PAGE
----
Good's enterprise iPad app synchronizes Microsoft Exchange and Lotus Domino email, calendar and contacts and pushes that data out to users, who access it by logging in with a username and password. It also affords IT granular control over things like apps and corporate data access, according to Nelson Saenz, director of IT at AIM.

"Bring-your-own iPads are treated as any other mobile device, just like a phone would be," Saenz says. Users must sign consent forms in which they agree to have the Good app installed on their devices, grant permission for remote wiping of their devices if they're lost or stolen, and confirm that they will abide by AIM's usage policies.

If things change, the Good MDM platform can help enforce policies as they evolve. For instance, Saenz says, "from a security standpoint, we haven't felt the need to put stringent restrictions on apps or iTunes access, but if that should change, it can all be done within the Good console."

Delivering the Apps

As users' requirements move beyond email and calendar access to productivity software and other corporate tools, IT needs to create a strategy for application delivery. Conceptus, a medical device manufacturer, has developed its own enterprise app store to distribute internal apps so it doesn't have to worry about serving up proprietary programs in a public venue, according to Jeff Letasse, Conceptus' CIO.

Currently, the internal app store offers about five applications, including an in-house sales and marketing tool, and Letasse is hoping that number will quickly grow.

The Mountain View, Calif.-based company doesn't support employee-owned devices, but it has purchased more than 250 iPads for its executive staff and field sales reps, who use the devices to access customer relationship management and marketing support applications.

Conceptus has modified its usage policies to allow employees to put personal apps on the devices -- with the understanding that those apps might have to be remotely wiped in certain circumstances and that the devices can't be overloaded with so much content that they become inoperable for corporate use.

Even with IT's involvement, there are still gray areas where end users are in the driver's seat. Take upgrades, for example. Instead of having Letasse's group orchestrate an operating system upgrade over a period of months, as it would with PCs and laptops, Conceptus allows iPad users to upgrade iOS at their leisure without enlisting IT and without giving the group a chance to test the new technology with enterprise systems.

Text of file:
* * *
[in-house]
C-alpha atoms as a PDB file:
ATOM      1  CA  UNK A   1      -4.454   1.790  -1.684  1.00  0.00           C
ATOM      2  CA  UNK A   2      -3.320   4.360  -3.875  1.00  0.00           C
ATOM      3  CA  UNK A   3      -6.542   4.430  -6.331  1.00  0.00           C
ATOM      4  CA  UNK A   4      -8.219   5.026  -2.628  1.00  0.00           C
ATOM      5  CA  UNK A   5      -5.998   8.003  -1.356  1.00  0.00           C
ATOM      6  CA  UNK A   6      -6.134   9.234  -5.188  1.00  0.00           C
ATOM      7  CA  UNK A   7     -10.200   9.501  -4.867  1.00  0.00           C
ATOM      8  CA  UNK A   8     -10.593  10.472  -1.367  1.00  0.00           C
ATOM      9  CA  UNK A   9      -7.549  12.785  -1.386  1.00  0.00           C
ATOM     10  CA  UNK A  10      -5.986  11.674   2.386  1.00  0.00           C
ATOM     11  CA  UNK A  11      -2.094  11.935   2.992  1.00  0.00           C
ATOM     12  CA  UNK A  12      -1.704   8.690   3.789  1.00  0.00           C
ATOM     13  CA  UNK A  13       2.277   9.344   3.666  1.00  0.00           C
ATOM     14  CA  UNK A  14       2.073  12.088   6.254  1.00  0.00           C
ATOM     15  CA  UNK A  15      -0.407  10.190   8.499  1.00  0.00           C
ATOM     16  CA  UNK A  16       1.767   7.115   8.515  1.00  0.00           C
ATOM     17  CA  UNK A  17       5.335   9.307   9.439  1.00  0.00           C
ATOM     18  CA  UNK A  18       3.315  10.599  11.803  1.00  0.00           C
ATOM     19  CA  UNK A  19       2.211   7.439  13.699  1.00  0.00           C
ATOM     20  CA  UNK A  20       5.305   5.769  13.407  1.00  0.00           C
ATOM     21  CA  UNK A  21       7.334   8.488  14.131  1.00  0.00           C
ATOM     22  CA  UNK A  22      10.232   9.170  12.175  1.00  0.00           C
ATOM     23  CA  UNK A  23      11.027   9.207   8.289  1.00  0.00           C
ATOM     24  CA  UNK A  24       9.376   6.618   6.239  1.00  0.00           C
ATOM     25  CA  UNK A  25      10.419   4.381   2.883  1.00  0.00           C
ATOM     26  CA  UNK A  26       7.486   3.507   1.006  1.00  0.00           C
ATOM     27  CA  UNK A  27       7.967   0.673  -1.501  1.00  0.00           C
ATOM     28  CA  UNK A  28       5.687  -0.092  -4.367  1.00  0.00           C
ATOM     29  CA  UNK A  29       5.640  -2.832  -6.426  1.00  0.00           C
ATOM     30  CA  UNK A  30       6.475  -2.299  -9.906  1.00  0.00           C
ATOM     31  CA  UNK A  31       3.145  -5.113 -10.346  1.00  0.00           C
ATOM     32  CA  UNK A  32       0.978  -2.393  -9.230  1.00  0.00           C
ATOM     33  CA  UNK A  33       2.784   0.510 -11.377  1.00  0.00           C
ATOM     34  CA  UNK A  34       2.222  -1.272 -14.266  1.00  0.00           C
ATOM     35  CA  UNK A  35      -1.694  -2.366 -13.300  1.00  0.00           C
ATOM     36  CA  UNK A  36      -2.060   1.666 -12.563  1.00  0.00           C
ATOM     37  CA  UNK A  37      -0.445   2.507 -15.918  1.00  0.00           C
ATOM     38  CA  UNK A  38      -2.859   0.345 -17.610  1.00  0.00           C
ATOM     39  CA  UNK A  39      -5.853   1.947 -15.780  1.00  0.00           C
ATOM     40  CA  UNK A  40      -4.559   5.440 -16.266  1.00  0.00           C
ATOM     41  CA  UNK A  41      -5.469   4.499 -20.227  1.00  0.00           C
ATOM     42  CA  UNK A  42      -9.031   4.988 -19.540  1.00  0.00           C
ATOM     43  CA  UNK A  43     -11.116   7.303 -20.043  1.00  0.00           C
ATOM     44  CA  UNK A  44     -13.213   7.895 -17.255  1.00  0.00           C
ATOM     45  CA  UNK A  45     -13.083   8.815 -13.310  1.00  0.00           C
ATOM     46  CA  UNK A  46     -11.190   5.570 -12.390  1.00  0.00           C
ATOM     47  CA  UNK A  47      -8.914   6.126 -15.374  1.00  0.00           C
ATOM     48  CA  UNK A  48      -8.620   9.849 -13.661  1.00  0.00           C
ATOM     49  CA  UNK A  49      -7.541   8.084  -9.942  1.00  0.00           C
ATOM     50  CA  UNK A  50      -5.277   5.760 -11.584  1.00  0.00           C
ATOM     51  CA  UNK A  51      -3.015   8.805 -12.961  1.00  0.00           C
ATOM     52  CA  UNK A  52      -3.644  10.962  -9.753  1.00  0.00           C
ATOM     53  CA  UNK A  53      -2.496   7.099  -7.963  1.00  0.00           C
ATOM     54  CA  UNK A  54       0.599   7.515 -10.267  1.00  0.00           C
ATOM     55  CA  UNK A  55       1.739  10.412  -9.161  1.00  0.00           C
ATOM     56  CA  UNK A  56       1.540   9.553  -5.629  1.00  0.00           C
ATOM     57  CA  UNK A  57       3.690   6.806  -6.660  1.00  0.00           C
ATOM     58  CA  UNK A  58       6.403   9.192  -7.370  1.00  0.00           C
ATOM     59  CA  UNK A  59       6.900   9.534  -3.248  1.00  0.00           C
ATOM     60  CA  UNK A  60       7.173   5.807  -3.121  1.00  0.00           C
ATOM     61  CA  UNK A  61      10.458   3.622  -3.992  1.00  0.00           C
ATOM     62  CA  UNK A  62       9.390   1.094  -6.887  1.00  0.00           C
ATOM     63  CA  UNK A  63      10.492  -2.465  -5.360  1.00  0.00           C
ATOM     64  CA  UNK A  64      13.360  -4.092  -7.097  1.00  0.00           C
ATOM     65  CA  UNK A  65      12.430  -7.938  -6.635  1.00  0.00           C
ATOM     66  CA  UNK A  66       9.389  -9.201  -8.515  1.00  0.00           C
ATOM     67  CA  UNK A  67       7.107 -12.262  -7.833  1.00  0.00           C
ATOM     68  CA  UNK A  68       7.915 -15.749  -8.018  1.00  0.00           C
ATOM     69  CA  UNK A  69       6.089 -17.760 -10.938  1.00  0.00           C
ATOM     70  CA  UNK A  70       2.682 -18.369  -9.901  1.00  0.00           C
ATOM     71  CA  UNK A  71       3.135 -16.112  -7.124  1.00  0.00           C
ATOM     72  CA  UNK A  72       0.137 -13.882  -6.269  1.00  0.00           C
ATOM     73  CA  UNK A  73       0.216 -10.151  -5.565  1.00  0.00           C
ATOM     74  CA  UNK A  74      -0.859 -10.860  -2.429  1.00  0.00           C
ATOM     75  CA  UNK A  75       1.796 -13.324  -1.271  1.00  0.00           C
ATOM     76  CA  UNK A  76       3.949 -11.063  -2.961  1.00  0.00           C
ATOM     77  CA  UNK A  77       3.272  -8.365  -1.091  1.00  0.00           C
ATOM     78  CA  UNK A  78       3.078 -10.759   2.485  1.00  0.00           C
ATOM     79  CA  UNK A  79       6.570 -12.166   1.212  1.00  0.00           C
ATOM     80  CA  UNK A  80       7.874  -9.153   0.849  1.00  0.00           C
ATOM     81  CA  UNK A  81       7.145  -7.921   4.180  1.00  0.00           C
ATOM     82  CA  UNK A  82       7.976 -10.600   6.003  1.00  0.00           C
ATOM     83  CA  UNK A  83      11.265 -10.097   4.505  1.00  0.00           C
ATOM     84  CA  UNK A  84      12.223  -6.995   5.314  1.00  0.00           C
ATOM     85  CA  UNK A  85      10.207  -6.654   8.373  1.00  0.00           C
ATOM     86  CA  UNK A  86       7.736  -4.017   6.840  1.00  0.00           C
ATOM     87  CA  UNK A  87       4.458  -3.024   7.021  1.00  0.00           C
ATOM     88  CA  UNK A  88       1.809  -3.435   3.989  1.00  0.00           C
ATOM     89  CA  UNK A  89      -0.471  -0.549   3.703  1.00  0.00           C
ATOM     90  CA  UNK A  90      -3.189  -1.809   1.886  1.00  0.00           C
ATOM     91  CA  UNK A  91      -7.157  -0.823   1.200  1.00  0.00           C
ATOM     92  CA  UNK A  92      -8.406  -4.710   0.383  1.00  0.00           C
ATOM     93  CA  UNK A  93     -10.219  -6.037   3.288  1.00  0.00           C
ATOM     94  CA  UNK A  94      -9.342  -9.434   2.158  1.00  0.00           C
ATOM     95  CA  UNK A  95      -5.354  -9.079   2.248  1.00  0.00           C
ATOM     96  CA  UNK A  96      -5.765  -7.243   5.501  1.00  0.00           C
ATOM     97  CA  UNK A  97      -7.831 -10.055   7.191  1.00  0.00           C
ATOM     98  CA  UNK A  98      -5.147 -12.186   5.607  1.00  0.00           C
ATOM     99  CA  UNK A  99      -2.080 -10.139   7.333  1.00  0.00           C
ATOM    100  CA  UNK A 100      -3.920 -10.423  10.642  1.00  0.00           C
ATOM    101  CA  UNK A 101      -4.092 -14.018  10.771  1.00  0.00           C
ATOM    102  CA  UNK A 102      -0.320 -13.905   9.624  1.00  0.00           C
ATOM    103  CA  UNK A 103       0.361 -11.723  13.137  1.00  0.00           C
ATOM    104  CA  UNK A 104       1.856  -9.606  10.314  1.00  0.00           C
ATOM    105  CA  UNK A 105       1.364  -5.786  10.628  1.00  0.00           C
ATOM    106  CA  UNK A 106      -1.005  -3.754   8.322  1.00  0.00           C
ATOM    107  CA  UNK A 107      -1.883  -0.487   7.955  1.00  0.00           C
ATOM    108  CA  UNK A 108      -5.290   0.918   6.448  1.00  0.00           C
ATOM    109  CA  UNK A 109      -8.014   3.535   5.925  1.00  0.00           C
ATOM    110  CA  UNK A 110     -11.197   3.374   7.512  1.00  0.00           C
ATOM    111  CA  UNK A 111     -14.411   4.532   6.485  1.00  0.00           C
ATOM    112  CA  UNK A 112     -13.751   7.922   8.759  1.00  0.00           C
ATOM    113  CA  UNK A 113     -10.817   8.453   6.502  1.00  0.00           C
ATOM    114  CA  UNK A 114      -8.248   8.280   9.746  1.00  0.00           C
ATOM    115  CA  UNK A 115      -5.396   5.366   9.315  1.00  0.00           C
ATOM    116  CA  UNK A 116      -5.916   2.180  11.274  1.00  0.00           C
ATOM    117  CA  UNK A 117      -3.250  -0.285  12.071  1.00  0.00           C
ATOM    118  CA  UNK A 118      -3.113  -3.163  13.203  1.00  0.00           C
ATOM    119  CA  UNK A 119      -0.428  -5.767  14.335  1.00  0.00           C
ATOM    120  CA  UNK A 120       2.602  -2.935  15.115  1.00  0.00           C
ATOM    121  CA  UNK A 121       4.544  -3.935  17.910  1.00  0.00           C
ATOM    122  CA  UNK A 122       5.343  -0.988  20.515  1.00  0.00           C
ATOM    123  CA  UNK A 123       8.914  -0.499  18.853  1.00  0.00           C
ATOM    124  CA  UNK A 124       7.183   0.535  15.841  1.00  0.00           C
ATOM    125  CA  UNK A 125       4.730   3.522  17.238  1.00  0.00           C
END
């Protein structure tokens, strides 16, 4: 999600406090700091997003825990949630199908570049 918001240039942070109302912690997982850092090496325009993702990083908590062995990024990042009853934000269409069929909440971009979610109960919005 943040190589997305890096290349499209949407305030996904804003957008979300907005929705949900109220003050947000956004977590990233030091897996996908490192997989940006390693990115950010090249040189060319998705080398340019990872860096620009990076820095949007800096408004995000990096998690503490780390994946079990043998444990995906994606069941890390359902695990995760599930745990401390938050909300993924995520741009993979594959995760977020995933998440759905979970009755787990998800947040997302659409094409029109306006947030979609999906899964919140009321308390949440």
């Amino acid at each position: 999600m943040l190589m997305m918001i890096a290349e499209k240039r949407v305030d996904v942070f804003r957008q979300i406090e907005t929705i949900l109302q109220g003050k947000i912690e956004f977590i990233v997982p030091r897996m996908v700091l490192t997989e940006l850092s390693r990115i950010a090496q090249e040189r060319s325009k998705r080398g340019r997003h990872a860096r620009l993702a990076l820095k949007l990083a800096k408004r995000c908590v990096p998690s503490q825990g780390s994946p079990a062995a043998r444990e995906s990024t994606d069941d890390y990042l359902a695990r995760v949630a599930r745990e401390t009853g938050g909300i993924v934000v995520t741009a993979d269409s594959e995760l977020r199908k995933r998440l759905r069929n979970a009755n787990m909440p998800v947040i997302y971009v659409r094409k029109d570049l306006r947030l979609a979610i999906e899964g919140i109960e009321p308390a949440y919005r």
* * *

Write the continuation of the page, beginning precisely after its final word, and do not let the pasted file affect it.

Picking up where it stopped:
"We in the support world are trying to grapple with a loss of control," says Eric Simmons, director of IT operations and ERP solutions at Conceptus.

While the team is still hammering out its processes, it stays on top of upgrades by using MDM software from Zenprise. When the company recently needed to push out an upgrade for a sales and marketing app, Zenprise fed live data about who had upgraded into a data warehouse, so managers could check to ensure that employees were using the right version.

The IT group is also making a concerted effort to communicate with users more frequently, and it has instituted programs like an "app tip of the week" email newsletter.

Solving Support Issues

While the iPad and other tablets may be relatively easy to use, experienced tech managers say IT should still come up with a formal training program to acquaint users with the utility of new devices and to let them know about any new usage policies and application delivery mechanisms.

Software giant SAP has rolled out 3,500 corporate-issued iPads in its finance, executive management, sales, marketing and service units. At SAP, Web 2.0 technologies like wikis and other new self-service support tools are playing a key role in acclimating users and in easing the help desk's support burden, according to CIO Oliver Bussmann.

"We have a central place where users can go to learn how to use functions, find out what apps are available, [learn] how to use the apps, and to get answers to general questions," he explains. "We needed to beef up first-level support, knowing that there would be a groundswell of devices, and we had to educate users to utilize self-service online."

At RehabCare, CIO Escue isn't overly concerned about the support burden on IT. His group helps users connect their iPads to their home computers and encourages them to make their devices their own for personal use. His thinking: "We suspected they'd take better care of the device if it's got their personal stuff on it."

The strategy seems to be paying off. Internal statistics show that the number of device replacement tickets submitted to the help desk plummeted from 1,800 in 2009 to fewer than 150 in 2010 (including smartphones, laptops and iPads).

RehabCare IT currently supports just under 1,000 iPads, 2,000 iPhones and 9,000 iPod Touches, which it uses as inexpensive wireless devices that allow part-time and freelance workers in the field to access the company's healthcare apps.

For now, Escue is content to stick with the corporate-owned mobile device strategy and Apple gear. Nevertheless, he is mindful of the broader changes under way, and therefore he can't rule out supporting other tablets and platforms in the future.

"While our policy doesn't preclude people from bringing in their own technology, if we truly support [a bring-your-own-device policy], then people might go out and buy other devices," he says. Rather than trying to exert control over users' technology choices, Escue adds, "the smart thing to do is embrace the technologies and leverage the heck out of them."

Stackpole, a frequent Computerworld contributor, has reported on business and technology for more than 20 years.

This version of this story was originally published in Computerworld's print edition. It was adapted from an article that appeared earlier on Computerworld.com.